Stew Lilker’s

Columbia County Observer

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New leak near Deepwater Horizon site quickly becoming a massive oil slick

Bonny Schumaker documents the growing oil slick in the Gulf of Mexico, Aug. 30, 2011 Credit: On Wings of Care

Over the past two weeks, I have been closely following reports of renewed leaking in the Macondo oil field, the site of last year's Deepwater Horizon disaster (Map). First, New Orleans Lawyer Stuart Smith reported that nearly 40 ships were hired by BP to conduct a boom-laying mission over the August 13th weekend. Next, nonprofit organizations On Wings of Care and Gulf Restoration Network conducted a joint flyover of the spill site, bringing back photographic evidence of fresh oil near the site of the Macondo well. This in turn prompted reporters from the Mobile Press-Register to hire a boat out to the site, where they found massive "globules" of oil rising to the surface, creating a growing sheen on the water (you can read about that here).

Link: Read the story, see more photos and a video in the Examiner, here.

Today, pilot Bonny Schumaker of On Wings of Care once again took to the air over the Gulf of Mexico, finding evidence of what appears to be a massive leak near the site of last year's oil drilling disaster.

According to Schumaker, the oil "stretched for miles" with one continuous sheen stretching for nearly 10 miles. This contradicts BPs official story, which is that "none of this is true."

It's interesting then that Schumaker also reports radio communication with a ship known as the Sarah Bordelon earlier this afternoon, who claimed they were gathering oil samples for BP (Marinetraffic.com confirms the location of the Sarah Bordelon within the vicinity of the Macondo).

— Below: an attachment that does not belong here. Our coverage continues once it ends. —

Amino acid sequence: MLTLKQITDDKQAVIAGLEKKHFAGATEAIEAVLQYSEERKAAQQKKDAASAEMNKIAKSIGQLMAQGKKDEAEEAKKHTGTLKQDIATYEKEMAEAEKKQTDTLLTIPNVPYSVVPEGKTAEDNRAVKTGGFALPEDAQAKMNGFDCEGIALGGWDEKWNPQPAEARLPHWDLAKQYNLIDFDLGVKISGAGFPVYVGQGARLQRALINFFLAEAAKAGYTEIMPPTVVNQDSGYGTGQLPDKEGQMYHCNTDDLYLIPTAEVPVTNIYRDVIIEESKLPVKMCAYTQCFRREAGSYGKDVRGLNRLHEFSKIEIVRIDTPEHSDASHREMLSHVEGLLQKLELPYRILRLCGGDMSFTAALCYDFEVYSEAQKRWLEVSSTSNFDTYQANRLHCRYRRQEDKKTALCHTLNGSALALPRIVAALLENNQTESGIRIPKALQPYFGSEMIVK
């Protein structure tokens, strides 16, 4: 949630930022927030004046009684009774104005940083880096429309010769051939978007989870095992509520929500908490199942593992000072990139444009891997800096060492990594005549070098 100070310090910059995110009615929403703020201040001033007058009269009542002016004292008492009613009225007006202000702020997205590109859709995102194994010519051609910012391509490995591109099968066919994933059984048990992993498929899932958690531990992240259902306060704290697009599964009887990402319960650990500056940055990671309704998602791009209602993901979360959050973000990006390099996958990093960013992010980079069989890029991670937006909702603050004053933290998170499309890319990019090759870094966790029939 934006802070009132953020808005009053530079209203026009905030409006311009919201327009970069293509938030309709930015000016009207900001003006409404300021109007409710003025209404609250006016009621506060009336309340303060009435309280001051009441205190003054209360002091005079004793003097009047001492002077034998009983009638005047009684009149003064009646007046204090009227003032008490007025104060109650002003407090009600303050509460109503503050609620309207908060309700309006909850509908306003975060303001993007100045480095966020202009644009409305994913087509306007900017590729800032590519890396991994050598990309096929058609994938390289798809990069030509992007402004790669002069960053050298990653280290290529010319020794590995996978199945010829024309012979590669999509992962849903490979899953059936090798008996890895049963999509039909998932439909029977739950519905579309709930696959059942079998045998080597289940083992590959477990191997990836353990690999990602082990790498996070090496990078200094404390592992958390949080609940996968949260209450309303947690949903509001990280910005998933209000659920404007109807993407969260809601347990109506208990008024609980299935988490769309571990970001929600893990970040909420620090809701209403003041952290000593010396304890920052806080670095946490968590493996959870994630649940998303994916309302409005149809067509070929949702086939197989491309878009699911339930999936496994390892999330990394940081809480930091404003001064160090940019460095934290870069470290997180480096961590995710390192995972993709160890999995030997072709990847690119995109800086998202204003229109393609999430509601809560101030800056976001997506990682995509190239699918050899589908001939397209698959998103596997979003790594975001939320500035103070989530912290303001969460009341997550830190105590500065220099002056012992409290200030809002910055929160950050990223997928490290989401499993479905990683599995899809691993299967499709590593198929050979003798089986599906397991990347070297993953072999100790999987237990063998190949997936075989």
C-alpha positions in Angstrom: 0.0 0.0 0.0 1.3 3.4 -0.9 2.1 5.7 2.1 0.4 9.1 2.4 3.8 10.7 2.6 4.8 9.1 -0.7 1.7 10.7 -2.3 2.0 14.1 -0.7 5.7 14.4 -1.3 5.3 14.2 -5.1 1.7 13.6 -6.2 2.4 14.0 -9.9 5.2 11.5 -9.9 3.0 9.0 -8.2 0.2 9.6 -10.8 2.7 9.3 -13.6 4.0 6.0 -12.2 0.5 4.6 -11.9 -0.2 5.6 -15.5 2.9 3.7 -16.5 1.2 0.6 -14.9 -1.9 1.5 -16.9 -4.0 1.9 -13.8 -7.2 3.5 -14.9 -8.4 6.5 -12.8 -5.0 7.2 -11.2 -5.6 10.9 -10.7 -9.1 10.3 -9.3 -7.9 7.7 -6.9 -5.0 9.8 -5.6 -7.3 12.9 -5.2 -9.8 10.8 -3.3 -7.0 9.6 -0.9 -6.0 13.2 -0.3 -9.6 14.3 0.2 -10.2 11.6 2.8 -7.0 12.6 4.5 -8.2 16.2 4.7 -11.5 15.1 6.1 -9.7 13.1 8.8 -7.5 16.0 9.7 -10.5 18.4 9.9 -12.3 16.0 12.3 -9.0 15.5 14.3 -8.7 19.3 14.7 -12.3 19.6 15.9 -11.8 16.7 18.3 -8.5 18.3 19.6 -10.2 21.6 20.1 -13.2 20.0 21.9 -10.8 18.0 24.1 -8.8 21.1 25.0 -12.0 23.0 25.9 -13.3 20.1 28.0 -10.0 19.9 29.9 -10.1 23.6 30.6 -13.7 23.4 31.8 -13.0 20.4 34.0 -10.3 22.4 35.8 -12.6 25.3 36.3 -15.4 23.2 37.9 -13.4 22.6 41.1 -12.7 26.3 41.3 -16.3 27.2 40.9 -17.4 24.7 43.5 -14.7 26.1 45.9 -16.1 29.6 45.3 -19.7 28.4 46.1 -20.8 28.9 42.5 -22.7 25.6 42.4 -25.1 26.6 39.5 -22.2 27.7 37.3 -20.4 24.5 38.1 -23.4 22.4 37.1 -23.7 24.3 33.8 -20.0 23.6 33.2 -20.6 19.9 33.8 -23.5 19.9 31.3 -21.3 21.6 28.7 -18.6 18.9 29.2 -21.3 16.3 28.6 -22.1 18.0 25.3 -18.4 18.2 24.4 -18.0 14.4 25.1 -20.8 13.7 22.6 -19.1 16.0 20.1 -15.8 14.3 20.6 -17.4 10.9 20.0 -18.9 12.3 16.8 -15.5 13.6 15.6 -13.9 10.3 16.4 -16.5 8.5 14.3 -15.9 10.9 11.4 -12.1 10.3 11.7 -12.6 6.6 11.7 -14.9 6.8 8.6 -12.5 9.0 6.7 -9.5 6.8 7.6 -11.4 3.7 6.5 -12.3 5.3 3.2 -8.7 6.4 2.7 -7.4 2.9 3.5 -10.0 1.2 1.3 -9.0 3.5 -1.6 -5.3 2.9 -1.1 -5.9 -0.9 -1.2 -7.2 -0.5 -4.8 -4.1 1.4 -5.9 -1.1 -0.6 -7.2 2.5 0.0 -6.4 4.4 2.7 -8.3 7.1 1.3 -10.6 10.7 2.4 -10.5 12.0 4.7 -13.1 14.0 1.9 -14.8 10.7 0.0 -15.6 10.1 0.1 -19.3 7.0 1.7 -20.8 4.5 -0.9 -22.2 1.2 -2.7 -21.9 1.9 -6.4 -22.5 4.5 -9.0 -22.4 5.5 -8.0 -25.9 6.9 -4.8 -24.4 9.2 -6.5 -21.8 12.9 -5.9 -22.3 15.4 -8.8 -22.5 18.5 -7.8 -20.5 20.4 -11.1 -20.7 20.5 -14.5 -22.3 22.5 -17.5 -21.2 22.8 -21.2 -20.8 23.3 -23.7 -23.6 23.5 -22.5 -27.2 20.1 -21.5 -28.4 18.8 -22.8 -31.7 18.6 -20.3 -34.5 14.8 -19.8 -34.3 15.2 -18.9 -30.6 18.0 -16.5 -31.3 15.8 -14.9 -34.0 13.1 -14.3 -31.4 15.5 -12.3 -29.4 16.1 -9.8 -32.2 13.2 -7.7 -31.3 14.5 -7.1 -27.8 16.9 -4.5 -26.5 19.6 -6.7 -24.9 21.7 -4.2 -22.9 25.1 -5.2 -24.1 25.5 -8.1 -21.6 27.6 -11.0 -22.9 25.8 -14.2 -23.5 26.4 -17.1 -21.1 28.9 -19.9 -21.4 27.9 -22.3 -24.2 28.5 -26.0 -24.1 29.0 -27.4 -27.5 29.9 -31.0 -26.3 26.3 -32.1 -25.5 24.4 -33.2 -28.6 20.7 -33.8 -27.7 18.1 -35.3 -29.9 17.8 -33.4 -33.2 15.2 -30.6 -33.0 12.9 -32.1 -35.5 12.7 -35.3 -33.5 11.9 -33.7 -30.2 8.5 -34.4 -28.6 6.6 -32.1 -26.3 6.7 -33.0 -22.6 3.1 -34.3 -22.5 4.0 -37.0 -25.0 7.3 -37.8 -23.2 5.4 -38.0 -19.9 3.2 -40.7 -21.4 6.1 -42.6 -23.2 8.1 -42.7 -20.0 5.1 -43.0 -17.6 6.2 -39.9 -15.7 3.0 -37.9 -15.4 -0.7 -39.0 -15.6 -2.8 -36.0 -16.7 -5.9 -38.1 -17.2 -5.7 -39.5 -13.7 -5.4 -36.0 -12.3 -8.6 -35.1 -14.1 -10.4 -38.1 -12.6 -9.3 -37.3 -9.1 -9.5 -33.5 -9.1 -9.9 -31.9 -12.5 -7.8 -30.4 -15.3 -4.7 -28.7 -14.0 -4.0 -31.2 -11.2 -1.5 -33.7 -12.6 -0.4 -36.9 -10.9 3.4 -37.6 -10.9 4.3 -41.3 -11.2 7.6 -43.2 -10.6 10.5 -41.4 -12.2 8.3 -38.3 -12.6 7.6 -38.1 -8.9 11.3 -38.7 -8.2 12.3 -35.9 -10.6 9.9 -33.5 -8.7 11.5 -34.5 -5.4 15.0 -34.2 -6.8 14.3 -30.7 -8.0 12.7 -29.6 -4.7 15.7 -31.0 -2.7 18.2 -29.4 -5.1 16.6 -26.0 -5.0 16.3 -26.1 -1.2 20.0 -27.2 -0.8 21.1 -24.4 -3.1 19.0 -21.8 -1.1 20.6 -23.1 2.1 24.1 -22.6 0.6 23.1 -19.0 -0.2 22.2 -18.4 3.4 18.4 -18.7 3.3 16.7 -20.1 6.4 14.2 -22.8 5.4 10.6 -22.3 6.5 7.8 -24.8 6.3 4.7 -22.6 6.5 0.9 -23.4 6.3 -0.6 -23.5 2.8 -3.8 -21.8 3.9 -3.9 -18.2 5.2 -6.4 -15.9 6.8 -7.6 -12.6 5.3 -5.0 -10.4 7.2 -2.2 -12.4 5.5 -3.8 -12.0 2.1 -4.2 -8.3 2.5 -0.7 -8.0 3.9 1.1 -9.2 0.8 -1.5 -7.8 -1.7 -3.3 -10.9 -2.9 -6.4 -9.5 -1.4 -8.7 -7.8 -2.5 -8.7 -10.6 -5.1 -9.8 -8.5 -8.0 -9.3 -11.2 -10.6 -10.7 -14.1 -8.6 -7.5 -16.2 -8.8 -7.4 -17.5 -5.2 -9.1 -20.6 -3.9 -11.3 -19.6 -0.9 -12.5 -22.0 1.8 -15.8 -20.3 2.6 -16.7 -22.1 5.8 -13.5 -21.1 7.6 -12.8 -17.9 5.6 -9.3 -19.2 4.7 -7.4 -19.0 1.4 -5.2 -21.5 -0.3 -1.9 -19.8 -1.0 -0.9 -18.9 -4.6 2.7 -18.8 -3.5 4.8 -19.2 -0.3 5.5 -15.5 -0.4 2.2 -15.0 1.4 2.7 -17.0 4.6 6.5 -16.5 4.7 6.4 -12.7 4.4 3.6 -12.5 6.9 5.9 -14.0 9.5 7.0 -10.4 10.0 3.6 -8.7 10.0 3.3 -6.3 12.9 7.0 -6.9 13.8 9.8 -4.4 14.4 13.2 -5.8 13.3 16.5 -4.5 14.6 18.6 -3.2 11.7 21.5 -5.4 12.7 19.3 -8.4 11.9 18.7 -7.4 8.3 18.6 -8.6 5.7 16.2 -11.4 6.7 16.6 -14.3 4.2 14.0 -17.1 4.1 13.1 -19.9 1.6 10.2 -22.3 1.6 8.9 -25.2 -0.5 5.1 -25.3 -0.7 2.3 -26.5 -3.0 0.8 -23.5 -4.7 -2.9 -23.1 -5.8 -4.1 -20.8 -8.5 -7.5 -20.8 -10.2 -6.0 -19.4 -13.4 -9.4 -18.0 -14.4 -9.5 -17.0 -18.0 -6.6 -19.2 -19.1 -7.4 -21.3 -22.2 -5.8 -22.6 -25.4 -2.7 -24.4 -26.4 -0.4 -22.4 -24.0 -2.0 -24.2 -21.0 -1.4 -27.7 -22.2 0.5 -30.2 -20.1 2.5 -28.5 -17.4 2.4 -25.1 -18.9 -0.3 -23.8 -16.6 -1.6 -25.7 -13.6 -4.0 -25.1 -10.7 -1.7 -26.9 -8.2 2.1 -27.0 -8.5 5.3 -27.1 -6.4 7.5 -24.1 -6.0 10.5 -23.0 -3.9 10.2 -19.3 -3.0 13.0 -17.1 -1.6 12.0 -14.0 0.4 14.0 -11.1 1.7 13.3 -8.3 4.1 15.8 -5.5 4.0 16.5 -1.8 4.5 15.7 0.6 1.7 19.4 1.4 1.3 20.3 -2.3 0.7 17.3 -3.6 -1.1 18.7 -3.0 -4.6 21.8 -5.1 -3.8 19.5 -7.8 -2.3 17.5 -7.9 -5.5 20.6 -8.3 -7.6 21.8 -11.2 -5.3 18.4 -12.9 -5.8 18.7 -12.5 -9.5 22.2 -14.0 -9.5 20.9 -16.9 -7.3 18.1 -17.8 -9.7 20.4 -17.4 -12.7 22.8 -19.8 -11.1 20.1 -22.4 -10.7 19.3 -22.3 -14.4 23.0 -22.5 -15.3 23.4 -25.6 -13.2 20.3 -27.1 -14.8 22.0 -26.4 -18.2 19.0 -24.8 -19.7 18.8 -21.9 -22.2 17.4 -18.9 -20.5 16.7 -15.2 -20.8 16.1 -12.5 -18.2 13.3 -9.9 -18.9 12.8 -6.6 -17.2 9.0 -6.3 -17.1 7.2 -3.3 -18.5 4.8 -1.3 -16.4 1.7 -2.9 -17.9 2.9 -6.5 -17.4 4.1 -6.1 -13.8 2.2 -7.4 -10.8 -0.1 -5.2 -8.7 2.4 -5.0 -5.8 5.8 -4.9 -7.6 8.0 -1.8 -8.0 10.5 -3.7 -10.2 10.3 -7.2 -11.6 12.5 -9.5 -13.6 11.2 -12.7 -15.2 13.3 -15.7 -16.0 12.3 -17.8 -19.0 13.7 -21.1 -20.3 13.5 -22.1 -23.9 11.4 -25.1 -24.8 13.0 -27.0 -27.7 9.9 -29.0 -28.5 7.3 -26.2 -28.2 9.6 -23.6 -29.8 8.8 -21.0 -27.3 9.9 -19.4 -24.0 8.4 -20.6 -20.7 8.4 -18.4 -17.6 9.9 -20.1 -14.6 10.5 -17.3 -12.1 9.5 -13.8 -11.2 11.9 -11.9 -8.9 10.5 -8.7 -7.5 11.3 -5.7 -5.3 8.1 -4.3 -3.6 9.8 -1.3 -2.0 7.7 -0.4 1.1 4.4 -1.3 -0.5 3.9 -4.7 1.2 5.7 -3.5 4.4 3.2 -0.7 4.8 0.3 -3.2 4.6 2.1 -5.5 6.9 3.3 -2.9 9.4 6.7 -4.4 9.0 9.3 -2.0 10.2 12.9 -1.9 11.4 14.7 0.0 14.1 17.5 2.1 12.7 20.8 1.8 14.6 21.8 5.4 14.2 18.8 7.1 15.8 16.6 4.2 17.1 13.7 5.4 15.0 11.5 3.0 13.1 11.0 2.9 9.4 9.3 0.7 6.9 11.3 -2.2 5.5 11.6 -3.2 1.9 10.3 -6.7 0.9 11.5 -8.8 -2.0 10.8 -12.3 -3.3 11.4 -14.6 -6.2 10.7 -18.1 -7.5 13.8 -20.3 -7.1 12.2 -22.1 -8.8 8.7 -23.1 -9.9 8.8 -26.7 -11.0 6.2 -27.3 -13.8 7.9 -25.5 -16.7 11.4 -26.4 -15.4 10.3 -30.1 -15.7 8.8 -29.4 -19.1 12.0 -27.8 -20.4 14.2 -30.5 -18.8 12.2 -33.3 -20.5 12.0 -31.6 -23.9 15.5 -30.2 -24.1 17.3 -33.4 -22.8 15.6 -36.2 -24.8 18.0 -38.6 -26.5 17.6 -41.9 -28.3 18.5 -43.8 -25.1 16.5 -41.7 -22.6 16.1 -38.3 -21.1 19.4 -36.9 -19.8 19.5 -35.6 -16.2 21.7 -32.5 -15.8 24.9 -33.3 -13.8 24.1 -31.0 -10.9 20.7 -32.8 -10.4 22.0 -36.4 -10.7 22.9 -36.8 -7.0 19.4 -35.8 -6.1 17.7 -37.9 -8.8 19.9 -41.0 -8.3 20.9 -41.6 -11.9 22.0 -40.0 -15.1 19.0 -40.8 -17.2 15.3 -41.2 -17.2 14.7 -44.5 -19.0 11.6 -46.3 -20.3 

Schumaker also reports calling the slick in to the National Response Center, though the U.S. Coast Guard has declined to comment for the time being.

The kind of surface sheen photographed in today's flyover has not been seen since the height of last year's oil spill, when nearly 210 million gallons of crude gushed into the Gulf of Mexico before the well was capped. Communities along the Gulf coast have still not fully recovered from the extensive damage to their coastal environment, which has also caused major losses in the fishing and tourism industries.

So just what is going on near BP's damaged well?

According to BP spokesman Justin Saia, "neither BP nor the Coast Guard has seen any scientific evidence that oil is leaking from the Macondo well, which was permanently sealed almost a year ago."

Perhaps Schumaker's new photographs will prompt a "scientific" inquiry into the source of the quickly growing oil slick located directly over the Macondo prospect.

Copyright © Clarity Digital Group LLC d/b/a Examiner.com


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